TM 55-607/NAVSEA OP 3221 Rev 2
Proper securing of explosives represents only one phase of a detailed plan formulated to ensure safe passage of the
ship. An adequately secured stow is dependent on the availability of personnel, equipment, and materials in a sequence
predetermined by the stowage plan. Preload inspections must be performed to be sure that the condition of the ship is
satisfactory for receipt of the intended cargo. This chapter emphasizes the relationship between securing and effective
3-2. Preloading Inspection
a. A preloading inspection of the ship will be conducted by the US Coast Guard to determine its adequacy for
transporting explosives. If Coast Guard inspectors are not available, the inspection will be accomplished by a qualified
inspector from the ammunition port. The master or other person in charge of the ship will be required to examine and
verify the adequacy, condition, and working order of all working equipment before loading or discharge and to monitor
the condition of equipment during operations. Inspections of cargo working equipment apply both to the ship's equipment
and to that of the contract labor or Civil Service stevedores. Magazines, decks, hatches, and holds must be prepared for
handling military explosives as specified by 46CFR146.29-73.
b. An inspection will be conducted by qualified station personnel to determine bulkheading and decking
requirements in the holds. Previously chartered ships will not normally require as extensive preload bulkheads or
decking as those being utilized for the first time. The ship is also inspected to ensure that all compartments and holds
are swept or hosed clean of rubbish, discarded dunnage, or residue of the previous cargo; that all decks, gangways and
hatches where cargo is handled are swept clear of loose material or debris; that the ship's fire hoses, valves, and
couplings are in working order; that the ship's cargo-handling gear is test-certified to be in safe working condition; that all
tween-deck hatch covers are present and undamaged; and that all sweatboards are in place and undamaged.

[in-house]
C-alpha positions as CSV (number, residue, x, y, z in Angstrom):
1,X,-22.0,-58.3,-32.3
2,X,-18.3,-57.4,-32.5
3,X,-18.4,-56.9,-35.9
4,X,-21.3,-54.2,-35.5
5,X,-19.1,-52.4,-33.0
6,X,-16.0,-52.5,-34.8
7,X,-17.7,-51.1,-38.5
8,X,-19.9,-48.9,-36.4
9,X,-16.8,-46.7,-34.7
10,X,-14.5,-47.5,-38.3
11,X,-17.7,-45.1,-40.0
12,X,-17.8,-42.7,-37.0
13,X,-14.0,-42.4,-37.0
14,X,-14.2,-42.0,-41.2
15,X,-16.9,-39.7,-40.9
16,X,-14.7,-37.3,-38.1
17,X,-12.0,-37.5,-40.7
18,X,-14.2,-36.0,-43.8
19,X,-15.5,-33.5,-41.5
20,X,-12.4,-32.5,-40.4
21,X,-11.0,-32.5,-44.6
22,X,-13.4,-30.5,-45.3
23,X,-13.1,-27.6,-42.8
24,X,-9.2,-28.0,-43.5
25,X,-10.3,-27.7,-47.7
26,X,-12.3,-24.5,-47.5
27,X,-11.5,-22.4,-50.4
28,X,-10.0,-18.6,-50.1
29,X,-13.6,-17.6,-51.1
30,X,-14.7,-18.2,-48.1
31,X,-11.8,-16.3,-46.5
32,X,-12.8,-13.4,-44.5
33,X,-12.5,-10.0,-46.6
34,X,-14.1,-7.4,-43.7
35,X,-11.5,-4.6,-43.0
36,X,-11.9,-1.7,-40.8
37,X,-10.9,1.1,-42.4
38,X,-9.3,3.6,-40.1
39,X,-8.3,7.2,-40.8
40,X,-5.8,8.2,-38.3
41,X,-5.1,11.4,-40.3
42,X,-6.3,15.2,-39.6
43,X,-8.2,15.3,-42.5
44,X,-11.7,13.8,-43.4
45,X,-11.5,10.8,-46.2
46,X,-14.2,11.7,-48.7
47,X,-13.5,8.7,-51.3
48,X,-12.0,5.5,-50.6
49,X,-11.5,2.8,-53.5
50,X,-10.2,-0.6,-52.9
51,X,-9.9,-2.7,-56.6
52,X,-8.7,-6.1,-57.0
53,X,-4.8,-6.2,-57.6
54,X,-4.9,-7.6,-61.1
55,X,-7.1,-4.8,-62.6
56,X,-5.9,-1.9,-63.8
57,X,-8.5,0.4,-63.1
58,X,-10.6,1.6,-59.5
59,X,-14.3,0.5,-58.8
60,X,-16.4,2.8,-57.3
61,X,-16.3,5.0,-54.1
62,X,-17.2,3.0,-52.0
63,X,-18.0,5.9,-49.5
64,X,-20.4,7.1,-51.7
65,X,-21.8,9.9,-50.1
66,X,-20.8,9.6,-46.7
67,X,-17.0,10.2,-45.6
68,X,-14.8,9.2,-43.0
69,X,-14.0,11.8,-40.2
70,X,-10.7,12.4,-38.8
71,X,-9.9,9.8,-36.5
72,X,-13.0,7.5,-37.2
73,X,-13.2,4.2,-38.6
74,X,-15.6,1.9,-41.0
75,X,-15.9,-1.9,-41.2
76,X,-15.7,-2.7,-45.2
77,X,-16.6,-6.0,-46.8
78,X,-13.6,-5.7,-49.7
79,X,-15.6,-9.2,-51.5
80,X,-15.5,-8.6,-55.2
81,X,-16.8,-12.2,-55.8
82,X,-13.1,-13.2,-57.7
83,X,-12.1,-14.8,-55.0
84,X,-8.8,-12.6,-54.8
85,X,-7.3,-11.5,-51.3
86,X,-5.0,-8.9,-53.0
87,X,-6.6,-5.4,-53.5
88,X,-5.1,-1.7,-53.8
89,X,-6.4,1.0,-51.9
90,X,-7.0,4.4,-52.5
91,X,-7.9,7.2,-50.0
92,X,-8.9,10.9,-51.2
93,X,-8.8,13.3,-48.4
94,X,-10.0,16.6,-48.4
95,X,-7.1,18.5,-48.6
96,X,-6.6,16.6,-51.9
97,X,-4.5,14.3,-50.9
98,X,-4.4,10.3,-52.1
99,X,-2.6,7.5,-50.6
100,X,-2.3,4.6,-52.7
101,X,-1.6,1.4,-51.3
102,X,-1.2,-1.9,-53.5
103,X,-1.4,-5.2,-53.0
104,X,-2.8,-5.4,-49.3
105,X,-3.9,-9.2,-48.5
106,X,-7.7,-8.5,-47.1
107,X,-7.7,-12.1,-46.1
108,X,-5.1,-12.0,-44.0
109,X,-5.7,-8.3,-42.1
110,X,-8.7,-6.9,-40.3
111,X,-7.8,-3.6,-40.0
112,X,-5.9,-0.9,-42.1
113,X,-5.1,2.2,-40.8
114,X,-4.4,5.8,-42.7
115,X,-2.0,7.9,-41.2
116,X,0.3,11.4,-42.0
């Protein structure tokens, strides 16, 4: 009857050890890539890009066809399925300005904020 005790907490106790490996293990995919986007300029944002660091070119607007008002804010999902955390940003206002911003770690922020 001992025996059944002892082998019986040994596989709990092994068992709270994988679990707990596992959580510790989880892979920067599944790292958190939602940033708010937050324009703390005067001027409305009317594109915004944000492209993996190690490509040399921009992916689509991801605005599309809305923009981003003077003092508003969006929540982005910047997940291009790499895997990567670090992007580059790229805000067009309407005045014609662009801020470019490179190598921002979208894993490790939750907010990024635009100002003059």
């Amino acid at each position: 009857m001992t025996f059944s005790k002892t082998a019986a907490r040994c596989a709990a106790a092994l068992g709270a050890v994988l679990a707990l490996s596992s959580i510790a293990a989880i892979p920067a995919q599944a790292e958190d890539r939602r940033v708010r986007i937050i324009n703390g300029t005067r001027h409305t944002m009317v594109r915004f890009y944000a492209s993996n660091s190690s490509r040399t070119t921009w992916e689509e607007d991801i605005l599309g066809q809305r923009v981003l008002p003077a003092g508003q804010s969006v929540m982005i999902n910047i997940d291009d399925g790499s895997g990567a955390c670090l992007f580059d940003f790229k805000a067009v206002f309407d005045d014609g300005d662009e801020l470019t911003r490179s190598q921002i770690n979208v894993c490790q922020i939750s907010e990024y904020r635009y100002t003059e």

Comprehensive planning prior to the arrival of the ship is the most important function contributing to an effective
shiploading operation. Preload planning includes, but is not limited to, the following:
a. Development of a preliminary stowage plan from booked cargo.
b. Preparation of estimates of materials from knowledge of ship condition and booked cargo.
c. Ordering of materials handling equipment and necessary gear.
d. Ordering required personnel to supervise, load, dunnage, inspect, and document loading operations.
e. Scheduling and control of cargo flow during loading in accordance with the stowag plan.
3-4. Cargo Stowage Plan
practical utilization of the stowage area aboard the ship is dependent on several factors, including the
Compliance with Coast Guard compatibility charts for military explosives and munitions.
Effect of the cargo weight upon structural and stability parameters of the ship.
Number and sequence of parts of discharge.
b. The format of stowage plans for the preliminary loading activity and individual planner may differ depending on
local policy, but all should include the following:
(1) Identify the commodity by DOD Indicator Code (DODIC) and short nomenclature.
(2) Denote the number of loads comprising the stowage and the height to which they may be tiered.
(3) Locate the stowage area.
(4) Show the Coast Guard classification of the commodity.
(5) Indicate the offloading ports.
(6) Denote the weight and cube of each stowage.
is a typical cargo preload plan for the holds serviced through hatch number
1. A typical preplan
of an entire
ship is shown in figure 3-2. The preload plans provide graphic information for each hold of the ship, with bird's-eye views